BMW decided that it would do its hydrogen vehicle in a different way than most. Rather than building a hydrogen fuel cell electric vehicle, BMW chose to stick with what it already knew well, internal combustion engines. Set to debut at the Los Angeles Auto Show at the end of this month, the resulting Hydrogen 7 uses a dual-mode drive that is driver selectable at the flip of a switch.
The 6-liter V-12 can run on either hydrogen or premium gasoline. It only produces 260 horsepower, but that's still enough to get it from 0-62 mph in less than 10 seconds. Using both the 19.5-gallon gas tank, and another tank that stores 17.6 lbs. of liquid hydrogen, the range is about 400 miles, or 125 on Hydrogen alone. If you run low on hydrogen, the computer will switch you over to gasoline automatically.
But you already knew most of this if you read our post on the Hydrogen 7 last month. Wired News just got their hands on one (lucky dogs), and did an excellent review of the experience, which is what brings the car to our attention again today. Follow the jump for more details and click the read link for the complete writeup.
Basically it felt like what it is, a 7 Series packing an extra 550 pounds. A bit slower and softer because of the necessary hydrogen tank and cooling apparatus. Major hurdles in hydrogen storage and distribution remain, but having the option of running on gasoline is what makes this 7 a winner. You can run it as a normal gas-powered car until the infrastructure improves.
Although much cleaner than a gas engine, burning hydrogen isn't totally clean. This isn't a zero-emission vehicle, after all, but the bulk of the exhaust is water vapor, with CO2 and N2O levels are 1 to 30% of acceptable levels. A dedicated hydrogen V-12 could cut that to 1-10%. Reducing costs, cooling and sourcing the hydrogen are also challenges to be met. Current methods of producing hydrogen actually generate MORE CO2 than a straight gas engine per mile. Switching to solar, wind and hydroelectric generation will help reduce that significantly.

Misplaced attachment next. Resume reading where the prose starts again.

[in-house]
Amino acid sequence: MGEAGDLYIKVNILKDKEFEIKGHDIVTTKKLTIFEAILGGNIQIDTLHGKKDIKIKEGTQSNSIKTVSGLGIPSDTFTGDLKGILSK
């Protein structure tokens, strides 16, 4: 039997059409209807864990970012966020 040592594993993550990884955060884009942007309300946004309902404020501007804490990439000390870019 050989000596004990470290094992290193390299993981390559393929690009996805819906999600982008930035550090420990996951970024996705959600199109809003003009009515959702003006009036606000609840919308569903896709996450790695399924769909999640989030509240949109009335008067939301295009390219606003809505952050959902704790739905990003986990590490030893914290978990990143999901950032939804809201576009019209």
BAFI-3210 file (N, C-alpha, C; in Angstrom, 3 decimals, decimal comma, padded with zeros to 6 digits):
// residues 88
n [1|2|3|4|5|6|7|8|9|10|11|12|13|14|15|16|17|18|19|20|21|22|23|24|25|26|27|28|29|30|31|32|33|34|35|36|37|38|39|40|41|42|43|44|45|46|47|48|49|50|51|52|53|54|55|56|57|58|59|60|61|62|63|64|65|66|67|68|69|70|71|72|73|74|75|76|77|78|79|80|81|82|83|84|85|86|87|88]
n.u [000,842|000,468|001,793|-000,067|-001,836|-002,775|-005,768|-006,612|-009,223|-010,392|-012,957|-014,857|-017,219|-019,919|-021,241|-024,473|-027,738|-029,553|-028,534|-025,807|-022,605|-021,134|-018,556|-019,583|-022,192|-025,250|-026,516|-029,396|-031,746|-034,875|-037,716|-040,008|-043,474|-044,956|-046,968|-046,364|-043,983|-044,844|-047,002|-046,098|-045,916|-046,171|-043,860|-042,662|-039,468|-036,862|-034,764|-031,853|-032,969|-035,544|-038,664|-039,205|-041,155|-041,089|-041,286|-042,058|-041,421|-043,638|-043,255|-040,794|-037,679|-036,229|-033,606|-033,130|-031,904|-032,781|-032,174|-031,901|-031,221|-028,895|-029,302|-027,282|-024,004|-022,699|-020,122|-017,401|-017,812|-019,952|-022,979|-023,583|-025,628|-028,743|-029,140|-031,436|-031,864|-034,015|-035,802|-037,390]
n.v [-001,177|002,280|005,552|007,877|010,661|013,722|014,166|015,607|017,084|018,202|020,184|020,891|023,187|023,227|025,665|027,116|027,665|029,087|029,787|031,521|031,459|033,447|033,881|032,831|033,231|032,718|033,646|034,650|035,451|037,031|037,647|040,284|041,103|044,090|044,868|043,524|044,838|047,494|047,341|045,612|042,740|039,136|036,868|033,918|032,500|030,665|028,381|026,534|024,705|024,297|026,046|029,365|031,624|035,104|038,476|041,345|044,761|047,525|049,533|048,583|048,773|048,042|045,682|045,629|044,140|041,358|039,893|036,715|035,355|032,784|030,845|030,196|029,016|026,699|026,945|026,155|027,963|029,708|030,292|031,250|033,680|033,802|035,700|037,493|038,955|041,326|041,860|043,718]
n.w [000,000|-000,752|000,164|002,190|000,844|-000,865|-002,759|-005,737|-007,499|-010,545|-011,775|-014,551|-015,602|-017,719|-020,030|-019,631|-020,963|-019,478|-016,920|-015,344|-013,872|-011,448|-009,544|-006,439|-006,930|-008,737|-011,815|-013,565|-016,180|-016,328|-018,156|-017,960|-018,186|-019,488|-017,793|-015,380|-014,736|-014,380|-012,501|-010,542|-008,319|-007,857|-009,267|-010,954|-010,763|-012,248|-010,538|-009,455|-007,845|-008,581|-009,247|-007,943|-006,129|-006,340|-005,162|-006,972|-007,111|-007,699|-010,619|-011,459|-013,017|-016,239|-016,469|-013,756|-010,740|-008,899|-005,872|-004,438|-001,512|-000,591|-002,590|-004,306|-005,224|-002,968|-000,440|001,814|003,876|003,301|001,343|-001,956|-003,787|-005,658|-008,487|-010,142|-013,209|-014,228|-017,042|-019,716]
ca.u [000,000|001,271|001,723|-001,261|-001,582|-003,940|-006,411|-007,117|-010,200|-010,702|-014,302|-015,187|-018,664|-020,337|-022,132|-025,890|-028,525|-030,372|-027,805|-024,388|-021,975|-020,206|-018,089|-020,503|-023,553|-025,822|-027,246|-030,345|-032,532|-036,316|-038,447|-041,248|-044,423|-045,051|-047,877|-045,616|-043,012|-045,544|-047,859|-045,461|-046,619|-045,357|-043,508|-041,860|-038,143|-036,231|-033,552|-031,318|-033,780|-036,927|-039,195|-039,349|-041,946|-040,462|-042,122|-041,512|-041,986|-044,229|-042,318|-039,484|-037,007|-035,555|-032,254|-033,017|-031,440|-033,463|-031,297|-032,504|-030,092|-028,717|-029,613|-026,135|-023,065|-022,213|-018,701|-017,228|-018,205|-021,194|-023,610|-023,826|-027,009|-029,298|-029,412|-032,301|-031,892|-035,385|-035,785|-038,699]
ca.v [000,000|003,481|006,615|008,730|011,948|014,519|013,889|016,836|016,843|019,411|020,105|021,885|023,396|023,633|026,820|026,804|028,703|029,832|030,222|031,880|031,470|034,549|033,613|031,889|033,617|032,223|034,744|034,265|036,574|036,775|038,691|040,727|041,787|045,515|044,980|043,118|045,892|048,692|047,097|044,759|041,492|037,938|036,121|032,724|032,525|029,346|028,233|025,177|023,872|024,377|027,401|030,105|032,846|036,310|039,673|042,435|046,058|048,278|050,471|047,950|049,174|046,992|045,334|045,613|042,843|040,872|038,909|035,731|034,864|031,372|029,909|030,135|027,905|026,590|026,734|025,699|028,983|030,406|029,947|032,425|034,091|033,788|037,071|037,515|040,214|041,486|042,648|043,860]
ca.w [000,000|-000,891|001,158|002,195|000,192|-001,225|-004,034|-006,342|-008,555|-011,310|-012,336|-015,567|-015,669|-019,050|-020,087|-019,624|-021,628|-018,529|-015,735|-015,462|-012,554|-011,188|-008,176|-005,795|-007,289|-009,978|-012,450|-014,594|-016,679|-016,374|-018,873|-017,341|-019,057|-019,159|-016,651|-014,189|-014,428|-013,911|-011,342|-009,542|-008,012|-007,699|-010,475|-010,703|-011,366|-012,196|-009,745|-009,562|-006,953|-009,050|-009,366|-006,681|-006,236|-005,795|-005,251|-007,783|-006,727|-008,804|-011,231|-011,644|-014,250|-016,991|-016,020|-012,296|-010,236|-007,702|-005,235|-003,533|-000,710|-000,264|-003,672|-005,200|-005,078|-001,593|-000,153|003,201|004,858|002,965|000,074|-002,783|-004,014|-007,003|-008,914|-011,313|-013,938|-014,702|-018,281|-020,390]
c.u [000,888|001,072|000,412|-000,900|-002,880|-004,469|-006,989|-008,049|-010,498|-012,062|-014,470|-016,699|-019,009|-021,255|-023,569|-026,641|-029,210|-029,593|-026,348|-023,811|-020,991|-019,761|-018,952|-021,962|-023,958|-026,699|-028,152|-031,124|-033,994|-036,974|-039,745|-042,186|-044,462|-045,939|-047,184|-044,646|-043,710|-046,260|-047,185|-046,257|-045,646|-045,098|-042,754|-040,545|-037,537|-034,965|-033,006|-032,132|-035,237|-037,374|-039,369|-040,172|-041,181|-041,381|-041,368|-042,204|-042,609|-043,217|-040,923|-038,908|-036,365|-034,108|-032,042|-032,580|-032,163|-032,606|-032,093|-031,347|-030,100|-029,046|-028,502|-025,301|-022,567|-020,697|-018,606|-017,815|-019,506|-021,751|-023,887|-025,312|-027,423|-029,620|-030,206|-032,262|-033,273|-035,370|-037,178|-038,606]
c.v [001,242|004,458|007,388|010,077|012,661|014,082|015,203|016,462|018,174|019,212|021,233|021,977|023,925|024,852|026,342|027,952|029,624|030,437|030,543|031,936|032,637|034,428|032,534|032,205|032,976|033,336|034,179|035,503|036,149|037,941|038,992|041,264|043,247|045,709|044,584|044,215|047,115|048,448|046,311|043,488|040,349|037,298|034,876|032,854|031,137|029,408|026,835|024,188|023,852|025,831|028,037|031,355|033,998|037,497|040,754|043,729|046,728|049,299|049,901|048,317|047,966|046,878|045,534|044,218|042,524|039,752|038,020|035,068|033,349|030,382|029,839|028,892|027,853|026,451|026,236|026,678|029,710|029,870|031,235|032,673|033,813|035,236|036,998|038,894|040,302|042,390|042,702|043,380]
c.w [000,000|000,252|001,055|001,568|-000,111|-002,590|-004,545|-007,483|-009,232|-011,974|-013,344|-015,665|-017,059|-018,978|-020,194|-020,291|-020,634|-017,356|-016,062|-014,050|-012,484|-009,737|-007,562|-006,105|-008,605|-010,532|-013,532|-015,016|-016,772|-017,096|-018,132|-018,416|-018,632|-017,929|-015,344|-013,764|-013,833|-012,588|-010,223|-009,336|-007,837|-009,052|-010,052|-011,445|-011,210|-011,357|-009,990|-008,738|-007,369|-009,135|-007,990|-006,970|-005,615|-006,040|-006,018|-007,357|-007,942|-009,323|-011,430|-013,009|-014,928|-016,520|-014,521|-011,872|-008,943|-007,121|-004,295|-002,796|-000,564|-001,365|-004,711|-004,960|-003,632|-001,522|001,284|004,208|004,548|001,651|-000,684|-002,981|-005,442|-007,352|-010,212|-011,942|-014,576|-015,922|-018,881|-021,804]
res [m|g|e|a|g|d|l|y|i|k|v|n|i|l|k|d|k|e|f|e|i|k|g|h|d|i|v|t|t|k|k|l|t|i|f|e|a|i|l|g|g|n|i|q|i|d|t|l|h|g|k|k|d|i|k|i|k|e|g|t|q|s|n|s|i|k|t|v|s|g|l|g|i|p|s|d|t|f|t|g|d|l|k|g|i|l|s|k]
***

The final, and scariest, issue with hydrogen is its perceived flammability. BMW assured the author that hydrogen is no more of a threat than gasoline and pointed out that the Hindenburg and Challenger disasters were not caused by the fuel. Sophisticated sensors are in place, both onboard and at the refueling stations, to shut down fuel flow when leaks or other problems are detected.
Further development and a larger infrastructure will help bring this type of experiment closer to reality. As a first step in the process, 100 Hydrogen 7s will be put into test fleet service next year. Drivers will likely be celebrities and politicians located near hydrogen fueling stations. We happen to know that Detroit and Los Angeles are quite well covered in that regard, although we wouldn't necessarily consider ourselves celebrities or politicians. We can hope though.